|Li-Cor Odyssey Imaging Microscale Thermophoresis
|Biotek Synergy 2 Plate Reader with Fluoroscene
|GE Typhoon Phosphorimager System
|Jasco J-1500 CD
|Dynamic Light Scattering
Malvern Nano Zetasizer ZSP
|Wyatt Technologies GPC-MALS
|Beckman XL-I Analytical Ultracentrifuge with Aviv Fluorescence Detection
|Formulatrix NT8 dropsetter
|Formulatrix Rock Imager
|Rates are subject to change, contact facility to verify current fees.
Training for new users consists of:
- lab safety training,
- operation of the instrument and associated software,
- use of data analysis software,
- exporting or presenting data,
- clean up and shutdown of the instrumentation.
Once the training is complete, researchers may schedule their experiments through the interm director of Biophysical Characterization (Steve Eyles) or online through CORUM at corum.umass.edu.
Biophysical Characterization Core Facility: MicroCal iTC-200 with auto-sampler, BiaCore surface plasmon resonance system, two Nanotemper thermophoresis instruments (one for proteins with extrinsic labels, the other for Trp excitation), a Biotek microplate reader equipped to detect absorbance, fluorescence, luminescence, and anistropy, an Odyssey Li-COR CLx imaging system, GE Typhoon phosphorimager, Beckman analytical ultracentrifuge with Aviv fluorescence detector, Malvern DLS/Zetasizer Nano ZSP system with MPT-2 (Titrator)/Degasser, Wyatt multi-angle light scattering instrument with Agilent chromatography system, and a JASCO M-1500 circular dichroism instrument. In addition, our protein crystallography facility is equipped with a robotics crystallization set-up to prepare crystallization screens, along with the imaging stations necessary to monitor crystal growth. Finally, we have a Rigaku x-ray source that will enable acquisition of small-angle x-ray scattering data as well as serving for single crystal diffraction, which we have already used for this project (preliminary data).
The Facility is staffed from 8:00AM until ~5PM on weekdays. Once trained, all registered users may request after-hours access. No one may gain access to the Facility using an ID not their own or use instruments for which they are not trained.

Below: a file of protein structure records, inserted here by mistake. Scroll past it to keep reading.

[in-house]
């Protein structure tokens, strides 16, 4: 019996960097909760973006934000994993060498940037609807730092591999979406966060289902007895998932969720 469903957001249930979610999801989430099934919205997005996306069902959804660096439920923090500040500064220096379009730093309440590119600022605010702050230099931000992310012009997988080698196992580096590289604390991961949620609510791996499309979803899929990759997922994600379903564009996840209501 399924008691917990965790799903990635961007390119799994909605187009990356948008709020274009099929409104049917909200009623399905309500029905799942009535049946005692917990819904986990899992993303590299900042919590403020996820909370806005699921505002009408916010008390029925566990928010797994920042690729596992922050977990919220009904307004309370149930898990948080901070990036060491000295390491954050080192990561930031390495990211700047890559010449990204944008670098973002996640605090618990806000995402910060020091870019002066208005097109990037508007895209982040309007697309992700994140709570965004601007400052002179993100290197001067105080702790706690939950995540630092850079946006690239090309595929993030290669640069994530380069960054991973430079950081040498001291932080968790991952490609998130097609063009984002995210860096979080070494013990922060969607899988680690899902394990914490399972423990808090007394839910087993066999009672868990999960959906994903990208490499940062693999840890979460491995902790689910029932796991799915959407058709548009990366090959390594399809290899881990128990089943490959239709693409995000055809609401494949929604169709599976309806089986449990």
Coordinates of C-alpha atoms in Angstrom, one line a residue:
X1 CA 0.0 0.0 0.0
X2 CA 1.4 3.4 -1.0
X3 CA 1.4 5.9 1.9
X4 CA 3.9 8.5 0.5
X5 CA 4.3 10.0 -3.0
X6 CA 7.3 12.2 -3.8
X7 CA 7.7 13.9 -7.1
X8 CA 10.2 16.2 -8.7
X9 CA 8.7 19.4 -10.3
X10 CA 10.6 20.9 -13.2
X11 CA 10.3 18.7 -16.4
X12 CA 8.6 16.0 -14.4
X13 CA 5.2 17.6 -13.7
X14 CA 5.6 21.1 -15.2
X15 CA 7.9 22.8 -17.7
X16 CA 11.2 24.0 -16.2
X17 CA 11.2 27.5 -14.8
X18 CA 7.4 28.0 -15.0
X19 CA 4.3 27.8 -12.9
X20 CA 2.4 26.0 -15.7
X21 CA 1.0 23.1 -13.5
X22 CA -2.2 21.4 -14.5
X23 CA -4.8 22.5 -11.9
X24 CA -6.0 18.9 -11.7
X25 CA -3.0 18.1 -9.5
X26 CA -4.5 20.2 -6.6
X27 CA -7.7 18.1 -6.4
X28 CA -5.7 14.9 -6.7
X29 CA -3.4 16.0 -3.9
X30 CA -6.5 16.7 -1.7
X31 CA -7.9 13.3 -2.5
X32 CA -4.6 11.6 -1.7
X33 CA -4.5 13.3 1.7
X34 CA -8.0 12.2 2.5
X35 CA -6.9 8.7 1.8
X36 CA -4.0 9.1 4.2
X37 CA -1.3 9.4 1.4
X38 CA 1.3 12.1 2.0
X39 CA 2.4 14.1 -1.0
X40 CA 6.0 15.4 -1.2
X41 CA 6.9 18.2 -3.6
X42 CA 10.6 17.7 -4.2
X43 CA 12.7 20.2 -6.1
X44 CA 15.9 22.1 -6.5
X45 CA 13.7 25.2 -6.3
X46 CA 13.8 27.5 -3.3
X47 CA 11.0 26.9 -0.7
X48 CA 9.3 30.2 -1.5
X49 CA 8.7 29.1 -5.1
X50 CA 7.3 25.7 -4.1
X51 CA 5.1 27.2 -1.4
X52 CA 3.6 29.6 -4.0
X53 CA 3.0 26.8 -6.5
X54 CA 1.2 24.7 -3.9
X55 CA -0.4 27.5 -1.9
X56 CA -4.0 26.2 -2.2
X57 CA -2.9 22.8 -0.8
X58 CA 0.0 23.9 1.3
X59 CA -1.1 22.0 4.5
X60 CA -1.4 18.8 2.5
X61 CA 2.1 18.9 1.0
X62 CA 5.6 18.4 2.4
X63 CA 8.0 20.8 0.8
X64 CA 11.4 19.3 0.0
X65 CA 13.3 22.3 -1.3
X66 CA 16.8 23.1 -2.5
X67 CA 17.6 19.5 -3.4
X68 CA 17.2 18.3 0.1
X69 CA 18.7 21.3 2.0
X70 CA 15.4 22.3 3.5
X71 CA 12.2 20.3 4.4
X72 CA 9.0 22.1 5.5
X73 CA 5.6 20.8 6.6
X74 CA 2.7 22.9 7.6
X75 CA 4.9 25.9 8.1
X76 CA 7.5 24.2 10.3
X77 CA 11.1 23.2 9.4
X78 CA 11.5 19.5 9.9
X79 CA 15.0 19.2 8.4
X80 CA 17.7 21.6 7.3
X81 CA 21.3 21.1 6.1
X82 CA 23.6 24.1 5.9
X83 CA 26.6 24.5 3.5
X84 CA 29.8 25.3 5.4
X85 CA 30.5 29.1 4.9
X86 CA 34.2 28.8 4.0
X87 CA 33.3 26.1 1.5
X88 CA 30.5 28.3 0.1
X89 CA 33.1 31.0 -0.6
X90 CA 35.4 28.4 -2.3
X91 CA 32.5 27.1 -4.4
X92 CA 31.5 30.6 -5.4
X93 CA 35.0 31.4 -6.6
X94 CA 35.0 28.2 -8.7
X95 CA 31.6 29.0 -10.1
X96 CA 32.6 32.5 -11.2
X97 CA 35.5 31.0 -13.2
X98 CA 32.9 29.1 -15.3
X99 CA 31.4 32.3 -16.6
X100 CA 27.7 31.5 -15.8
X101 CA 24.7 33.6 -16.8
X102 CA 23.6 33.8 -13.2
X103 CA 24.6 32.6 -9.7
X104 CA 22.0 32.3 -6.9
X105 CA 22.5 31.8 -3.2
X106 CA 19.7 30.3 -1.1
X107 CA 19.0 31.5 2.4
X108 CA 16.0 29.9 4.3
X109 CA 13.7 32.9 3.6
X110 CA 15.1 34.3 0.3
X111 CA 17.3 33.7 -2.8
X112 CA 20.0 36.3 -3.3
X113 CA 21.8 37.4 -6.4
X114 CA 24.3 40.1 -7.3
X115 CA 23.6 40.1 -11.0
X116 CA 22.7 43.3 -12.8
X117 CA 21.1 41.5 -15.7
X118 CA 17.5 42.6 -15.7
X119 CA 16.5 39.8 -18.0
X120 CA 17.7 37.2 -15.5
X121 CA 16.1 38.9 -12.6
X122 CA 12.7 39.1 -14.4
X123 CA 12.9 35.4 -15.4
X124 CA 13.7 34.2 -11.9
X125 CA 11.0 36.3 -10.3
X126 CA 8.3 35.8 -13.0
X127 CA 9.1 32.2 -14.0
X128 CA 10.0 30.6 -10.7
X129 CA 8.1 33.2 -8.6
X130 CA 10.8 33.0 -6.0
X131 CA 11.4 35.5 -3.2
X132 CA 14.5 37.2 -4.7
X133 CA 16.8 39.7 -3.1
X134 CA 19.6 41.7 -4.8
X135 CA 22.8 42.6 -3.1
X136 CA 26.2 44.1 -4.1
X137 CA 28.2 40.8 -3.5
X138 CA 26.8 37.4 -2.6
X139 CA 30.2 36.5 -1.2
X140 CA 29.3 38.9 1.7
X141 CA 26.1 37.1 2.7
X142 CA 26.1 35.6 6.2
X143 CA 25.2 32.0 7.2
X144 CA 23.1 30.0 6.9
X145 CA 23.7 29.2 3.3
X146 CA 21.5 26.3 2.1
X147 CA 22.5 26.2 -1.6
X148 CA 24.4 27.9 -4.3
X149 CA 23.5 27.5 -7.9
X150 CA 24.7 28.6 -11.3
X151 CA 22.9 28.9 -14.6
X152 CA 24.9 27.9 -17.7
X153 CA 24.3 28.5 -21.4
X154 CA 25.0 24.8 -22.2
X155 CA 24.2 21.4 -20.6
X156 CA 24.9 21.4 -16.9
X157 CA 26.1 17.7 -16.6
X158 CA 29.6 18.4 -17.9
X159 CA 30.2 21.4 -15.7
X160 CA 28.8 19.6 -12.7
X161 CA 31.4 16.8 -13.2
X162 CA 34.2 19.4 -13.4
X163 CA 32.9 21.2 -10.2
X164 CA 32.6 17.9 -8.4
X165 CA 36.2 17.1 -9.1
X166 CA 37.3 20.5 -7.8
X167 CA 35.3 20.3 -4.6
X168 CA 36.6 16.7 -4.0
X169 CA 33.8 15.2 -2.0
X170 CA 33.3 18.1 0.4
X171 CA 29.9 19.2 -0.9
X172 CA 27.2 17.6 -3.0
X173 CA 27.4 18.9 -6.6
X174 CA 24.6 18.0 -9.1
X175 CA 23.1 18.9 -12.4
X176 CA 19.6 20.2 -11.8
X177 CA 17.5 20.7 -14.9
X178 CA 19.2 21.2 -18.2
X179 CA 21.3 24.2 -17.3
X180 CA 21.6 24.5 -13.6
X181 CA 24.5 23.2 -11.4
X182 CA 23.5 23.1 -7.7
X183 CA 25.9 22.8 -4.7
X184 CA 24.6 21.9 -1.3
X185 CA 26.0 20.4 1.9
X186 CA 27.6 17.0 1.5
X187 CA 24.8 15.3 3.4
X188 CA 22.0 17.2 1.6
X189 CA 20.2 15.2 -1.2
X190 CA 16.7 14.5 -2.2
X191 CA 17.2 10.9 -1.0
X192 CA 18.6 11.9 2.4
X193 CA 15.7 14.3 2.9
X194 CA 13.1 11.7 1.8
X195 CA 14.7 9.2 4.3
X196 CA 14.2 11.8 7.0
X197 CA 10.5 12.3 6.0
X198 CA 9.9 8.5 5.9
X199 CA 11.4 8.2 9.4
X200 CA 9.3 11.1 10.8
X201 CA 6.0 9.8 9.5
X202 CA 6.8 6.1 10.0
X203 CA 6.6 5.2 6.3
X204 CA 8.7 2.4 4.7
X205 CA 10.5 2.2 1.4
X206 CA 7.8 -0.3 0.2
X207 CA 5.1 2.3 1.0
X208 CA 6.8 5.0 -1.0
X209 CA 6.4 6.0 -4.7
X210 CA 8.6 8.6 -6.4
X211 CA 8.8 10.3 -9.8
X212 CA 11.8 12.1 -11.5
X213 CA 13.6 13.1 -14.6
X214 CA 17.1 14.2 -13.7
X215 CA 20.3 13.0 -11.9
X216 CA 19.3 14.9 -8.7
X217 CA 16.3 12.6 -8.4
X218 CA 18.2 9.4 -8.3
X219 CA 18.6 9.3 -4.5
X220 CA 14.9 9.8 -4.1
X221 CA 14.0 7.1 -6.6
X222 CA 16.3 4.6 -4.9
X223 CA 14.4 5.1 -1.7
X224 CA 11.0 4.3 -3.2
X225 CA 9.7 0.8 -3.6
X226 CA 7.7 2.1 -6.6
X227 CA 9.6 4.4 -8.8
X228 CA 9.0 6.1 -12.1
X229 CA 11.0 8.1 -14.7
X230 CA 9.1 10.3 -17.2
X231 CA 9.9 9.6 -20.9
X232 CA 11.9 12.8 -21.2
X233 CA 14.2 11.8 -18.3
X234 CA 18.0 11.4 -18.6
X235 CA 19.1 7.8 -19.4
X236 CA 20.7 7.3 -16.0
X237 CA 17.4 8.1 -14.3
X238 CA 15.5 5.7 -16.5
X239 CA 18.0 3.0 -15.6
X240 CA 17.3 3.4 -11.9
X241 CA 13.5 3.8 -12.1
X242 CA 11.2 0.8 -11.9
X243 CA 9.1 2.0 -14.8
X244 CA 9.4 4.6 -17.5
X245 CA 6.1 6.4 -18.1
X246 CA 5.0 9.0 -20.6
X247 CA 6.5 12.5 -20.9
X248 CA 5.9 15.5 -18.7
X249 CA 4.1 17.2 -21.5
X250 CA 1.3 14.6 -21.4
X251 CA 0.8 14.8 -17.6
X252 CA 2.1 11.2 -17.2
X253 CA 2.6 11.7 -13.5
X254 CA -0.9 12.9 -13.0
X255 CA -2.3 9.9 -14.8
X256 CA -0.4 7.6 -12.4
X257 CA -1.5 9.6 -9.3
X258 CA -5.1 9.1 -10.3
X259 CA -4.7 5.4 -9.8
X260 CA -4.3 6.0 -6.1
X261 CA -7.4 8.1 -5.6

All users must receive proper training before being permitted access to the Facility. Training is provided by the core director.
The use of instruments or training, by the UMass-Amherst community, requires an advance reservation using CORUM. If you do not have an account, please log in here: https://www.umass.edu/ials/core-facility-user-authorization-form to create one. You will be expected to make reservations and logon to instruments using your CORUM account.
Once you have reserved instrument time, please make every effort to be there and use it. If the Facility is not notified or the reservation canceled, you may be billed for any time you reserve. If you have made a reservation and wish to cancel it, please do so using CORUM as soon as you can. This is only fair to all who use the Facility. We may bill no-shows and late cancellations, at our discretion.
Usage and Rates
Instruments are used (and billed) on an hourly or daily basis. For instrument usage totaling less than an hour during a day, we charge for a full hour. For usage totaling more than an hour, we charge for the actual time used. The daily rate assumes an 8-hour period. The usage patterns of the SEC-MALS, Biacore T200, ProteomeLab XL-I, and MicroCal AutoiTC200 preclude hourly rates for these instruments; the unit rates for these instruments are half day (4 hours) or full day (8 hours) of use.
Users are expected to keep the equipment and equipment areas safe, tidy, and very clean. Repeated failure to maintain this policy may result in loss of use privileges.
Until an offsite server is established, users are encouraged to remove their data from the hard disk of the computer immediately after each session. Long term storage of data on the equipment computer is not recommended as the data can be inadvertently removed or overwritten without any warning.